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A Quarterly Journal
Jeffrey Woodward, Founder & General Editor
Volume 6, Number 2, June 2012

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Marcyn Clements
Claremont, California, USA


Dead Horse Lake, 3 a.m.

I'm awake in my sleeping bag on my back in the ferns and flowers, watching the sky explode with falling stars.

This day was spent in climbing through fields of Pretty Face, Pussytoes, Thimbleberry, Red Heather, until there was no trail, just snow banks pink with algae, and melt water rushing down.

It was a tough climb. How to pick the path? Stay on the high side. Put the pack down on a log and search the way to Minaret Lakes, then return and struggle back into the pack and climb some more, put it down again, until the pack falls over, and I say to Runty, ok, this is camp. (Runty's my hiking companion-photographer's assistant . . . stuffed puppy, rides in my shirt pocket. Sometimes I talk to him. He's the only stuffed yellow Labrador pup to have ascended Kilimanjaro.)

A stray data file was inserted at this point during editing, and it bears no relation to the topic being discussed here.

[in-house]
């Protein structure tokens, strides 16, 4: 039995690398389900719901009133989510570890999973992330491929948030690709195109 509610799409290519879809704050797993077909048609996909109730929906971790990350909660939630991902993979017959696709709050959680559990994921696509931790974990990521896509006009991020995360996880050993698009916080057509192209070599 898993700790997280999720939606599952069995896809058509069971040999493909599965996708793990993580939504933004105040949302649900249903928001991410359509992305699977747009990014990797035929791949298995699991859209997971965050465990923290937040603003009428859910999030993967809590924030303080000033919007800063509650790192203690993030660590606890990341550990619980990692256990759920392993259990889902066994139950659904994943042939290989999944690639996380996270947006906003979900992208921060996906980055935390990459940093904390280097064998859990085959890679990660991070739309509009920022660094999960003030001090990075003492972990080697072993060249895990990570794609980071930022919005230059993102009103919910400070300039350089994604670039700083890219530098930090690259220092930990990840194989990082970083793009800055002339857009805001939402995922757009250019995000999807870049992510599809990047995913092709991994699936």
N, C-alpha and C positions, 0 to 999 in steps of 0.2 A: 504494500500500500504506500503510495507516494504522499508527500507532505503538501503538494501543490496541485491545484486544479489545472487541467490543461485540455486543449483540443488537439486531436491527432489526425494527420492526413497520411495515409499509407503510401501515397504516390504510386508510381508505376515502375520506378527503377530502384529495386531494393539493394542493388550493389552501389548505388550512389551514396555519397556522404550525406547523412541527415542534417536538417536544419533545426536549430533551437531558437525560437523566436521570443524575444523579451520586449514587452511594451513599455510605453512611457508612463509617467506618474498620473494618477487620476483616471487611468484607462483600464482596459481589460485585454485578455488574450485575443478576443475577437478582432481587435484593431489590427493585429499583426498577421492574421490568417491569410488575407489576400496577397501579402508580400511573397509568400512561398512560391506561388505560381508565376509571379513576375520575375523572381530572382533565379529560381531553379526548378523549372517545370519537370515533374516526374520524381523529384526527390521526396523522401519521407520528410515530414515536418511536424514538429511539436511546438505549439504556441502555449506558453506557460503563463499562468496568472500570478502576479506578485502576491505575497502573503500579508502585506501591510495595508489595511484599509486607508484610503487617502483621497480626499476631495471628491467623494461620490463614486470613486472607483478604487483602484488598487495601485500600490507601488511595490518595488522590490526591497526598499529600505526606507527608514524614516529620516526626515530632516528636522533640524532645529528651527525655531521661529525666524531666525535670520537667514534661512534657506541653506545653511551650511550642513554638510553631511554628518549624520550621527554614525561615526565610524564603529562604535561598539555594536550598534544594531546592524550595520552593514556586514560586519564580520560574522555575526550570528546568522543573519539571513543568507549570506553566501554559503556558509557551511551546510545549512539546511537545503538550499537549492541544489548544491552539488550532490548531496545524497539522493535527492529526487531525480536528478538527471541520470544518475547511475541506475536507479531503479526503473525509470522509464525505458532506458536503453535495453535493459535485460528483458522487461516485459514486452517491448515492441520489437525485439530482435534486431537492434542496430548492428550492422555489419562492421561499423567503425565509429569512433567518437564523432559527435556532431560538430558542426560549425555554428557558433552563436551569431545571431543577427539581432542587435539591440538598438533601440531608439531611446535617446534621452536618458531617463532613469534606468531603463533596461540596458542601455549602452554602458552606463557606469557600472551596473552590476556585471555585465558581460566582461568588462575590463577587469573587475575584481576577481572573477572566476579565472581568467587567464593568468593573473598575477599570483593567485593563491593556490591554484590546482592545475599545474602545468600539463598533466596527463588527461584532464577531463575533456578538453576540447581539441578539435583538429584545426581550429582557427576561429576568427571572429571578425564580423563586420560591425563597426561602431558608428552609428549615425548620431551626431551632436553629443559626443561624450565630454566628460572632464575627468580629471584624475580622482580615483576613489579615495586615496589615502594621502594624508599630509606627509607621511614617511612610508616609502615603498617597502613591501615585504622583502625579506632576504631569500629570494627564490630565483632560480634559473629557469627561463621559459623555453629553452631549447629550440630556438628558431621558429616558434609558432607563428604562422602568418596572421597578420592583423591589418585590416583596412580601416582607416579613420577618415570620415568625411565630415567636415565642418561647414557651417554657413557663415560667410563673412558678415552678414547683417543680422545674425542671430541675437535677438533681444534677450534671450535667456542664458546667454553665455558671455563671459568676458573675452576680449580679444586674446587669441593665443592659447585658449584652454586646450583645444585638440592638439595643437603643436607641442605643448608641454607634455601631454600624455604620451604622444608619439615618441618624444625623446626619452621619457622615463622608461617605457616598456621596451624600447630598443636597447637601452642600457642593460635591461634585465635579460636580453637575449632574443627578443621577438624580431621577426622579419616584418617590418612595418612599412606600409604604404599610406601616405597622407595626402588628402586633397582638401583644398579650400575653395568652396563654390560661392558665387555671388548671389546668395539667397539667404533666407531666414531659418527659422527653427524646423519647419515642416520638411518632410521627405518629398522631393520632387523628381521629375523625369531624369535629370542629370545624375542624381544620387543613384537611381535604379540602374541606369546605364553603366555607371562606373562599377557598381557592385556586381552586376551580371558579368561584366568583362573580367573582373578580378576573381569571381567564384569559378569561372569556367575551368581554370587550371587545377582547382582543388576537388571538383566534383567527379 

Above a wildly coursing stream, we climbed to a snow bank whose melt water ran down into a pica's hole—the rest of the ground was flat and dry. I set out my sleeping bag and pulled out the stove, and, as we waited for the freeze-dry to rehydrate into dinner, I downed a cup of Tang.

A movement on the snow above us caused me to slowly unzip the camera from its case under my arm—a huge buck had just jumped across the raging creek and bent his head to graze. The first gear-sound that opens the camera lens makes him raise his head to stare at me—his rack is still in velvet, five points each side, alpine glow frames him—the only sound between us, the musical chink of the shutter—which he eventually decides might be dangerous. He turned and bound up the bank.

After supper, I followed his pink prints in the snow, up several pitches to find the wrong lake, sheer-sided and covered with broken icebergs and snowpack—and know I'll never go there with my gear. This can't be the fabled Minaret Lakes. We must have taken a wrong turn. Tomorrow we'll head down—to look for another way.

meteors
in random arcs
through the pines

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